I always shy away from pomegranates because of the mess. Britt Arnhild's post piqued my interest -- those sedds would be delicious atop some honey yogurt (Greek Gods brand is my favorite). Also, the book "Pomegranate Soup," chronicling life of three Iranian sisters and their restaurant (with recipes) in Ireland, offered some tasty ideas.

I will think of you next time I pop a pom into my cart. Here's to our health. : )

Teri C said...

What's even better are the madarin oranges growing next to our driveway. Oh, I just had to throw that in :) I love all fruit so I am in heaven here in AZ.

marianne said...

Yummy!!! It looks very delicious!
I once tried the pommegranate but did`t like all those seeds! Maybe I should give it another try......
This morning I had raspberries in the yogurt, I buy them frozen and they are ok.
I wonder what you can do with the net!!!!! Love to see it.

patti said...

We call clementines 'mandarins' here in oz. We also have tangelos which are a deeper orange. Most fruits are readily available year round in Australia - we are very lucky.

I've never eaten a pomegranite, so I should look out for them next time I shop. I love the colour.

m. heart said...

this reminds me that i have one poor pomegranate sitting on the kitchen counter. i couldn't resist it at the grocery and love those jewel-like seeds inside, but haven't had to get creative with it. i like in rice salad but can't remember what else goes in the recipe!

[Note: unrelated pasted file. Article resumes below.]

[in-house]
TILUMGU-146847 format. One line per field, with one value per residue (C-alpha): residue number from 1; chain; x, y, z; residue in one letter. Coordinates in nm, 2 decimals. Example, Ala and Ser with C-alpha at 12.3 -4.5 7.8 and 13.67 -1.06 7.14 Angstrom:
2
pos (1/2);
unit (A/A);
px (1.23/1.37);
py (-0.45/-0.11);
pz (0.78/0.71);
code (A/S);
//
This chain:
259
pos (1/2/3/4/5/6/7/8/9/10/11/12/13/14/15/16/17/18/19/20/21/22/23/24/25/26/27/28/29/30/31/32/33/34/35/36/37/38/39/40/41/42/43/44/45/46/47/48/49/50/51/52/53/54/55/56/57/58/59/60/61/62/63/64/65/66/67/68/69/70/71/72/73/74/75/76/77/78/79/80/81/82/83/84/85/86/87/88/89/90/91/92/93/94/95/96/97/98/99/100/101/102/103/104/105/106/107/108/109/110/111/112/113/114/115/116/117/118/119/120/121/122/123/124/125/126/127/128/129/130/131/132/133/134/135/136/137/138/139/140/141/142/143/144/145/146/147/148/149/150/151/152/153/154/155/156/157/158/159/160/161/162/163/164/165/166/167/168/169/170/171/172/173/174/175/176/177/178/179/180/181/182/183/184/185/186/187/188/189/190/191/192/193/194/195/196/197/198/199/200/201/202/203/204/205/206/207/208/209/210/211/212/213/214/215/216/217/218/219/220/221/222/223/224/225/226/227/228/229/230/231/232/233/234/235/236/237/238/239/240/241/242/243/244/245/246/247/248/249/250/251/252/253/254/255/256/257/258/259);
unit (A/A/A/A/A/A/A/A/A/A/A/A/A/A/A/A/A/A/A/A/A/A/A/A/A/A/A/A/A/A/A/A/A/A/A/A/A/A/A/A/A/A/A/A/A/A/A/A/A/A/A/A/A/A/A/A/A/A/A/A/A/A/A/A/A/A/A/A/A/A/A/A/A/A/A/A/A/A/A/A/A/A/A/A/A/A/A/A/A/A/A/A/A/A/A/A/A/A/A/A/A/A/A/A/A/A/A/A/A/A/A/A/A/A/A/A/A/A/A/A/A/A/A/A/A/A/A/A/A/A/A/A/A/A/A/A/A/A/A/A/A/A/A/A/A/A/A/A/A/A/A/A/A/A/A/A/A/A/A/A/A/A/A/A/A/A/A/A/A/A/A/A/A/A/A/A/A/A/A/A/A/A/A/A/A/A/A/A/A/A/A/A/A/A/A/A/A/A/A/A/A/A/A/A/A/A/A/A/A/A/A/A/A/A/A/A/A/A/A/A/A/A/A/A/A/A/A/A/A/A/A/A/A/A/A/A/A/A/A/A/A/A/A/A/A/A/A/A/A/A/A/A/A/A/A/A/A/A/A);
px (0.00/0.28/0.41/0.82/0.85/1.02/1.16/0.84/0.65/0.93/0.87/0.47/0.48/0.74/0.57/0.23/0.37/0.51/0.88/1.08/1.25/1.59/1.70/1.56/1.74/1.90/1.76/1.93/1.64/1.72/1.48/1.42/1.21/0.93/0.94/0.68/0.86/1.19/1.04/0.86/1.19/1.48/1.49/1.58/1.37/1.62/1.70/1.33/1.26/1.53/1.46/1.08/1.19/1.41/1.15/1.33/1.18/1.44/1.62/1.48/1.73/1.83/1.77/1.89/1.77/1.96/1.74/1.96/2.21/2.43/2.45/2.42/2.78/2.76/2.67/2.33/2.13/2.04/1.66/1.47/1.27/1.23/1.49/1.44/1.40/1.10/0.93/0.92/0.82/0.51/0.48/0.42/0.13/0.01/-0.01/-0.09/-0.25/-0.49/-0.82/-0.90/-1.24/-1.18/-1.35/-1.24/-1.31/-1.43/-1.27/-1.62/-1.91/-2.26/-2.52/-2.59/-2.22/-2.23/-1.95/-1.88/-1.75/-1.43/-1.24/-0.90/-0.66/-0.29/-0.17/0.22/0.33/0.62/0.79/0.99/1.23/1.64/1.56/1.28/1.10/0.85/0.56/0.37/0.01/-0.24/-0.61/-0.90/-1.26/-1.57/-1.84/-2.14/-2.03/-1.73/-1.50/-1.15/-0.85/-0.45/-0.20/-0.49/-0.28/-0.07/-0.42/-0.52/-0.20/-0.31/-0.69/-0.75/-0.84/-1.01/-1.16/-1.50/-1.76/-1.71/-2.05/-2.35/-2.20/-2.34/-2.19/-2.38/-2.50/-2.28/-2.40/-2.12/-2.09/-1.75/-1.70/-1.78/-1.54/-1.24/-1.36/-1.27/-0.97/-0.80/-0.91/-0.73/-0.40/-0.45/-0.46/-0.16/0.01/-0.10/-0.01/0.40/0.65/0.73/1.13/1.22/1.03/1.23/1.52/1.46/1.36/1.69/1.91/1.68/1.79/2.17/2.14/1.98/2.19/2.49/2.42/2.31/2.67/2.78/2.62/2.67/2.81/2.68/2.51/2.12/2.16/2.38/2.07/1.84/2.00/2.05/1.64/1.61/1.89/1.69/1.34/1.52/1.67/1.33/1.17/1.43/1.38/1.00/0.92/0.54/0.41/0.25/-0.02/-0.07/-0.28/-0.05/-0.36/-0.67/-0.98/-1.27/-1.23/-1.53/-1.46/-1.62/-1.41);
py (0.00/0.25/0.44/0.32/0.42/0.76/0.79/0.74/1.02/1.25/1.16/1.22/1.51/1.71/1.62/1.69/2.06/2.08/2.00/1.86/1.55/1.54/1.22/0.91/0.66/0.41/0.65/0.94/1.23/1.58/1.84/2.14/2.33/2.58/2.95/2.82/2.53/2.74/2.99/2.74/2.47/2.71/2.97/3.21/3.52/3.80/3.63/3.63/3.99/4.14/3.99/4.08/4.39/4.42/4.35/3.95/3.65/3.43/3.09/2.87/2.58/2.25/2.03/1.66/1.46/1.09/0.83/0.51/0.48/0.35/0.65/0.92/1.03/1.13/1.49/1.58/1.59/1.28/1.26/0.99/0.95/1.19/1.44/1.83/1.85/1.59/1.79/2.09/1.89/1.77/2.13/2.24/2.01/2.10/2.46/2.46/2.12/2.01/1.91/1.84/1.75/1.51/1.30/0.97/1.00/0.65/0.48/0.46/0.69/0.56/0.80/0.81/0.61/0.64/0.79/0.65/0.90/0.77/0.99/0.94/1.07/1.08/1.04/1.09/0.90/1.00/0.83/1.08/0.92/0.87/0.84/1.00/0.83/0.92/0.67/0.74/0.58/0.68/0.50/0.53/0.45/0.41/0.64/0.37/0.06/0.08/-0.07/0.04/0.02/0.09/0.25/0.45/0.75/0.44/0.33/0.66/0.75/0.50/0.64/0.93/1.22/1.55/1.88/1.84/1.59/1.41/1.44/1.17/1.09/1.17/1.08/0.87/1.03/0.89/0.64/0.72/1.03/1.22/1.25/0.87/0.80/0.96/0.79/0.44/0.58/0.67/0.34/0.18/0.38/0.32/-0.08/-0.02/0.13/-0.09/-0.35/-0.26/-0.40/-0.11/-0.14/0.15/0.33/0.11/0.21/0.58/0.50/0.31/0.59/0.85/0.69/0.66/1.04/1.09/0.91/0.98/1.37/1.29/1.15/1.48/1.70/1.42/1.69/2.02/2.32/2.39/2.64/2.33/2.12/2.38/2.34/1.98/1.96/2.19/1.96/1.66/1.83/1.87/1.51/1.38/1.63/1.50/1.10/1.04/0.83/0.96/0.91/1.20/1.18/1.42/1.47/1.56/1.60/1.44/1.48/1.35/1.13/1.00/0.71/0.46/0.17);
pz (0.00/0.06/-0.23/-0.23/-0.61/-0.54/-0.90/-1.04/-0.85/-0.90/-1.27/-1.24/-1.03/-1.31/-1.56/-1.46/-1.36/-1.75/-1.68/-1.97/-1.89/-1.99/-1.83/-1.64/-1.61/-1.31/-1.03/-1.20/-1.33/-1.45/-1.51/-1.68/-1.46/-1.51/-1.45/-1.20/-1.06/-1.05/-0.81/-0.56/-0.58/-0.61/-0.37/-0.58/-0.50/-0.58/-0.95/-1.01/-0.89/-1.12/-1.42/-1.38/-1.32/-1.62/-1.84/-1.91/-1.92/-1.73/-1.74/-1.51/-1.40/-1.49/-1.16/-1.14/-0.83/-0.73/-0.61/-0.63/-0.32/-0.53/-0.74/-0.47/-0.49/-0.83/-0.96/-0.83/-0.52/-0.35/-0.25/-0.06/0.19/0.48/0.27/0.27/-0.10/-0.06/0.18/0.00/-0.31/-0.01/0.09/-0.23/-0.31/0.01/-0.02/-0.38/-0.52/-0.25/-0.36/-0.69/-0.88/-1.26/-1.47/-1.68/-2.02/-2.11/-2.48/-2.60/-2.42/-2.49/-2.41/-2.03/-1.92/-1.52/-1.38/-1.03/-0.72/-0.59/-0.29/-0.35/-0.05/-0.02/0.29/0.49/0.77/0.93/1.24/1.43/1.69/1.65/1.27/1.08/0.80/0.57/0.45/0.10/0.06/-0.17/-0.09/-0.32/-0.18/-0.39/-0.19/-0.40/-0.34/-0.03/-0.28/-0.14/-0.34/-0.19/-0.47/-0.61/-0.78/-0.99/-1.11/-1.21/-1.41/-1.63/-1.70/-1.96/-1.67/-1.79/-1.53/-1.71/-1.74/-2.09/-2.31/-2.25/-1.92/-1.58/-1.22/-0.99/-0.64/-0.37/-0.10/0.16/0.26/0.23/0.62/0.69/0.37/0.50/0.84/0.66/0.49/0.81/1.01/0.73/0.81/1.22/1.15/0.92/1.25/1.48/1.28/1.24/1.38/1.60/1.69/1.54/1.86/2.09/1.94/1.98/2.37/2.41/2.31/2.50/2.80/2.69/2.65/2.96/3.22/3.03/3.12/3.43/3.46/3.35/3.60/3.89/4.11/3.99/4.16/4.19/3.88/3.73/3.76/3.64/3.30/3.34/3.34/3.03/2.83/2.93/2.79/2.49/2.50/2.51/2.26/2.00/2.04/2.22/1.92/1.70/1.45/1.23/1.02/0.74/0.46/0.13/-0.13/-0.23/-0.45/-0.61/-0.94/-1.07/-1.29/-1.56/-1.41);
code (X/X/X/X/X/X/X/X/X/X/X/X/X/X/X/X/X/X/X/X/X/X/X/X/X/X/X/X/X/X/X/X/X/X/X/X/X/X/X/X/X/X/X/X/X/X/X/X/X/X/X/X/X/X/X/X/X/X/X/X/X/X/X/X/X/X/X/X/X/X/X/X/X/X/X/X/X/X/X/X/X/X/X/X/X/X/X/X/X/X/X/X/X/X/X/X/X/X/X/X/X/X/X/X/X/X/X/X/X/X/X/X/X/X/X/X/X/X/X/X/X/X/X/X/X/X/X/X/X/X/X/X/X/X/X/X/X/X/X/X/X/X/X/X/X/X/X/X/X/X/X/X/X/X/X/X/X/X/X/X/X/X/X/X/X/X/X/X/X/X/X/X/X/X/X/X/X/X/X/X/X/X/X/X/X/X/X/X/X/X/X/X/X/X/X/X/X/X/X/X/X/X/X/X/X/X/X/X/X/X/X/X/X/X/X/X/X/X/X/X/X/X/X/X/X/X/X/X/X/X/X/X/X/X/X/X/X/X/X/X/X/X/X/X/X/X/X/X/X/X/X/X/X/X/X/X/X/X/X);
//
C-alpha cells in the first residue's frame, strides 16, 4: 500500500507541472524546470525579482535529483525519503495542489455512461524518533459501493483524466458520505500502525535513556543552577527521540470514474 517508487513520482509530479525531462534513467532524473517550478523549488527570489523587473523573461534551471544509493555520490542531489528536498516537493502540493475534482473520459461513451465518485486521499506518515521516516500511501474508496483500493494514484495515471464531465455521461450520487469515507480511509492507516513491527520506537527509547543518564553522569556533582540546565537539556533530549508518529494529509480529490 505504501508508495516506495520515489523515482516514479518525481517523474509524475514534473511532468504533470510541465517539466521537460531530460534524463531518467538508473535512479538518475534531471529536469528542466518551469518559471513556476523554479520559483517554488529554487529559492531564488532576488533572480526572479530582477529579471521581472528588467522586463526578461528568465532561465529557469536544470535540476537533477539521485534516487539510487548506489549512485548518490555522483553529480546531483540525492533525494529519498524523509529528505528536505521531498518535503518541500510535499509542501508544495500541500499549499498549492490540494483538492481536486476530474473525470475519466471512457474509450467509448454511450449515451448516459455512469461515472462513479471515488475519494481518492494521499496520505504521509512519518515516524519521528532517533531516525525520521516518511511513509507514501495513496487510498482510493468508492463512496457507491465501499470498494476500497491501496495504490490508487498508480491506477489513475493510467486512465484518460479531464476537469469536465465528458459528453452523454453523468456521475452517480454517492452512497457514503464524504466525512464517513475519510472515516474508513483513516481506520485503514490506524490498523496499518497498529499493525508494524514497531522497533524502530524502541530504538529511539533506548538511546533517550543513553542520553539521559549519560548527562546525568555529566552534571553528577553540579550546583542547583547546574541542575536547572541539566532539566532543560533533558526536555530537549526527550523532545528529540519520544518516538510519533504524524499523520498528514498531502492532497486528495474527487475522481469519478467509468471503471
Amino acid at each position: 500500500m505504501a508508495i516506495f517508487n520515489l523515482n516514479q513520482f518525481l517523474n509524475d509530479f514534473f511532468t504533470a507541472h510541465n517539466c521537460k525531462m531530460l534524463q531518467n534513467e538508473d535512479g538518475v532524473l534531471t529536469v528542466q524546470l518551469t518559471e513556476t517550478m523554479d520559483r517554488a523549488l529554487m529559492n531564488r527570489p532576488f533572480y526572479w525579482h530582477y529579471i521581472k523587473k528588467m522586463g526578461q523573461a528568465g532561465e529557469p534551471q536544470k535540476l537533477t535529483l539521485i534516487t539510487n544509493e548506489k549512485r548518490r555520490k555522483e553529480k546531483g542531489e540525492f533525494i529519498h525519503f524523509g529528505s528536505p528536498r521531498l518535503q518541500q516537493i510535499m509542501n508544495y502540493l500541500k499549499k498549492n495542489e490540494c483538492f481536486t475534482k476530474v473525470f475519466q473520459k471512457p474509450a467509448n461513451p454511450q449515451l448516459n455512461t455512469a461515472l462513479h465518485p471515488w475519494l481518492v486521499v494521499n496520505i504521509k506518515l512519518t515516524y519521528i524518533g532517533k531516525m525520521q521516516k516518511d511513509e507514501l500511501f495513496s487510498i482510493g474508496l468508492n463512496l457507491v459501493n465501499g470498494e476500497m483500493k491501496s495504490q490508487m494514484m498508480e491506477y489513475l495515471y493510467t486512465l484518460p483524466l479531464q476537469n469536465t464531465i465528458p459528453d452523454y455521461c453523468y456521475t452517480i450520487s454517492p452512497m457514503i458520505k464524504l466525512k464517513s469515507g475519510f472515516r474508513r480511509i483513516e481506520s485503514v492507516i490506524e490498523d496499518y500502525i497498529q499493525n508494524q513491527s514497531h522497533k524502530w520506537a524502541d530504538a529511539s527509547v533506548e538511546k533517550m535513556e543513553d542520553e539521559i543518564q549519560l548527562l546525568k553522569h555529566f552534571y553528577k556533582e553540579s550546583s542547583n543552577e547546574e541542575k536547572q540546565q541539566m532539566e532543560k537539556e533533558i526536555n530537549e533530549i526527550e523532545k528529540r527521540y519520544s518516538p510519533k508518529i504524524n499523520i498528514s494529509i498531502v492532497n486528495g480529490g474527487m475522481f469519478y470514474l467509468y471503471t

Mary said...

i have a bowl of clementines on my counter and they are just so cute! love them. am not a big fan of the pomegranite, though. i should try one again. years ago i just made a big mess so just ended up painting one instead ;-)

sukipoet said...

Babs, fruit is very disappointing in the winter for sure. The poms may not be as juicy as the ones you get right where they are grown in CA. I have often wondered if some of the grocery store veggies have been frozen first too, in the transport. Makes them soft and mushy. I got an actual TOUGH eggplant the other day, but only in some parts. Ah to live in warmer Climes.

Debbie you might check out that website for 3 step instructions on how to open up a pom. The book sounds wonderful, thanks. I hadnt heard of that. They also have recipes on that pom site. I'd guess yours are juicier than the ones I get.

Teri, I am envious. I'd prefer mandarins too if they grew in my yard. Wow. I like AZ myself. Never been there but been to NM and loved it and AZ is even that much warmer I think.

Marianne, as said above check out the pom website for instructions on how to remove the pips. The pomegranite is very healthy for you. Paris Breakfasts claims she ate them one year all winter and didnt have a cold at all!!!

sukipoet said...

Patti, I think one could use Pomegranate juice to tint handmade paper or cloth. I was just wondering if Clementines were the same as mandarine oranges which i've only had canned. Ugh. You, as with the CA people and AZ people are lucky to have so much fresh foods.

M. Heart I cant say I've been very creative with mine either. I just eat the seeds out of the rind and enjoy. I did put a few in my hot bran cereal this morning though.

Or painting with one! Would the juice make a nice watercolor tint? Check out the website for cutting instructions in 3 easy steps.